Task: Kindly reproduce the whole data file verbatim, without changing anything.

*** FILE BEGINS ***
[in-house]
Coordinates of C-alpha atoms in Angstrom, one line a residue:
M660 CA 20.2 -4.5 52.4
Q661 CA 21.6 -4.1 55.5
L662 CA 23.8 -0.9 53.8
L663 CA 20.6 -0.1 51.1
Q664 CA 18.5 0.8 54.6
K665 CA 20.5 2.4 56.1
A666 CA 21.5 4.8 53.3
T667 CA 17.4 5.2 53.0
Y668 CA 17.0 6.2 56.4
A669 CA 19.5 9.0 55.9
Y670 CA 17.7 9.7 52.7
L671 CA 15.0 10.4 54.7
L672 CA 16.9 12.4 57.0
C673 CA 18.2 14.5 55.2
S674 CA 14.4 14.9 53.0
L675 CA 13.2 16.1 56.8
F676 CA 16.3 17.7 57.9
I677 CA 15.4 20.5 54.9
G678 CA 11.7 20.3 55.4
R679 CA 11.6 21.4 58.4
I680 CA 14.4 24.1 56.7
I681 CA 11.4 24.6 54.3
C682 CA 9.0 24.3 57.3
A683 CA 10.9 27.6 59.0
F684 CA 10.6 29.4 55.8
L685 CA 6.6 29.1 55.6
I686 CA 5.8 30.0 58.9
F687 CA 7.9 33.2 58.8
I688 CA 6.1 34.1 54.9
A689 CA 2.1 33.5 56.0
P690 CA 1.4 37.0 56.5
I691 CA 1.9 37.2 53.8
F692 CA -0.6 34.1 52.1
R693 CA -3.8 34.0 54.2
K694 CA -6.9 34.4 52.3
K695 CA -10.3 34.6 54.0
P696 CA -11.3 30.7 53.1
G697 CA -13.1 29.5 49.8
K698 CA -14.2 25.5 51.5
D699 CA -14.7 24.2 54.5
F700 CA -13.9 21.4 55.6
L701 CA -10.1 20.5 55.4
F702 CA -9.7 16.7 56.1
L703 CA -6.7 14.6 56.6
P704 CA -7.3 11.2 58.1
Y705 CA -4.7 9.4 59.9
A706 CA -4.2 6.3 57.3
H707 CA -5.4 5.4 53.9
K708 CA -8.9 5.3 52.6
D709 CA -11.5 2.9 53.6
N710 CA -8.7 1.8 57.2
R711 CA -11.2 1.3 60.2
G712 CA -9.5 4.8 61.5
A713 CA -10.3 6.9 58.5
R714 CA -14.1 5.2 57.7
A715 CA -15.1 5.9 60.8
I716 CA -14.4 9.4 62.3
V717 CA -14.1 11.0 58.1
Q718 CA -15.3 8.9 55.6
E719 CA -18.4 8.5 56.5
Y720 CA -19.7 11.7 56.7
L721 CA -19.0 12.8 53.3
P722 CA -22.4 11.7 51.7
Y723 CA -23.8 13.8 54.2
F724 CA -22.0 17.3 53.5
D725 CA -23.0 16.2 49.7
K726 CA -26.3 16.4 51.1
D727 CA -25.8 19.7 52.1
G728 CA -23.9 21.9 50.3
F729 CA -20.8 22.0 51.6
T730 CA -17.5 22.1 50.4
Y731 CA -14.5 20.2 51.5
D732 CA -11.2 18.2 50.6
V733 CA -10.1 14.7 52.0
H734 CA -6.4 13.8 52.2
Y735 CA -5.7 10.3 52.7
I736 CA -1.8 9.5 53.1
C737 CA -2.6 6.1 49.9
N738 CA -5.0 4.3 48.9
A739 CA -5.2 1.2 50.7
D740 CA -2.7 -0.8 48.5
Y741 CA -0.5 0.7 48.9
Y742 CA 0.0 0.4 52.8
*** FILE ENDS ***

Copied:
[in-house]
Coordinates of C-alpha atoms in Angstrom, one line a residue:
M660 CA 20.2 -4.5 52.4
Q661 CA 21.6 -4.1 55.5
L662 CA 23.8 -0.9 53.8
L663 CA 20.6 -0.1 51.1
Q664 CA 18.5 0.8 54.6
K665 CA 20.5 2.4 56.1
A666 CA 21.5 4.8 53.3
T667 CA 17.4 5.2 53.0
Y668 CA 17.0 6.2 56.4
A669 CA 19.5 9.0 55.9
Y670 CA 17.7 9.7 52.7
L671 CA 15.0 10.4 54.7
L672 CA 16.9 12.4 57.0
C673 CA 18.2 14.5 55.2
S674 CA 14.4 14.9 53.0
L675 CA 13.2 16.1 56.8
F676 CA 16.3 17.7 57.9
I677 CA 15.4 20.5 54.9
G678 CA 11.7 20.3 55.4
R679 CA 11.6 21.4 58.4
I680 CA 14.4 24.1 56.7
I681 CA 11.4 24.6 54.3
C682 CA 9.0 24.3 57.3
A683 CA 10.9 27.6 59.0
F684 CA 10.6 29.4 55.8
L685 CA 6.6 29.1 55.6
I686 CA 5.8 30.0 58.9
F687 CA 7.9 33.2 58.8
I688 CA 6.1 34.1 54.9
A689 CA 2.1 33.5 56.0
P690 CA 1.4 37.0 56.5
I691 CA 1.9 37.2 53.8
F692 CA -0.6 34.1 52.1
R693 CA -3.8 34.0 54.2
K694 CA -6.9 34.4 52.3
K695 CA -10.3 34.6 54.0
P696 CA -11.3 30.7 53.1
G697 CA -13.1 29.5 49.8
K698 CA -14.2 25.5 51.5
D699 CA -14.7 24.2 54.5
F700 CA -13.9 21.4 55.6
L701 CA -10.1 20.5 55.4
F702 CA -9.7 16.7 56.1
L703 CA -6.7 14.6 56.6
P704 CA -7.3 11.2 58.1
Y705 CA -4.7 9.4 59.9
A706 CA -4.2 6.3 57.3
H707 CA -5.4 5.4 53.9
K708 CA -8.9 5.3 52.6
D709 CA -11.5 2.9 53.6
N710 CA -8.7 1.8 57.2
R711 CA -11.2 1.3 60.2
G712 CA -9.5 4.8 61.5
A713 CA -10.3 6.9 58.5
R714 CA -14.1 5.2 57.7
A715 CA -15.1 5.9 60.8
I716 CA -14.4 9.4 62.3
V717 CA -14.1 11.0 58.1
Q718 CA -15.3 8.9 55.6
E719 CA -18.4 8.5 56.5
Y720 CA -19.7 11.7 56.7
L721 CA -19.0 12.8 53.3
P722 CA -22.4 11.7 51.7
Y723 CA -23.8 13.8 54.2
F724 CA -22.0 17.3 53.5
D725 CA -23.0 16.2 49.7
K726 CA -26.3 16.4 51.1
D727 CA -25.8 19.7 52.1
G728 CA -23.9 21.9 50.3
F729 CA -20.8 22.0 51.6
T730 CA -17.5 22.1 50.4
Y731 CA -14.5 20.2 51.5
D732 CA -11.2 18.2 50.6
V733 CA -10.1 14.7 52.0
H734 CA -6.4 13.8 52.2
Y735 CA -5.7 10.3 52.7
I736 CA -1.8 9.5 53.1
C737 CA -2.6 6.1 49.9
N738 CA -5.0 4.3 48.9
A739 CA -5.2 1.2 50.7
D740 CA -2.7 -0.8 48.5
Y741 CA -0.5 0.7 48.9
Y742 CA 0.0 0.4 52.8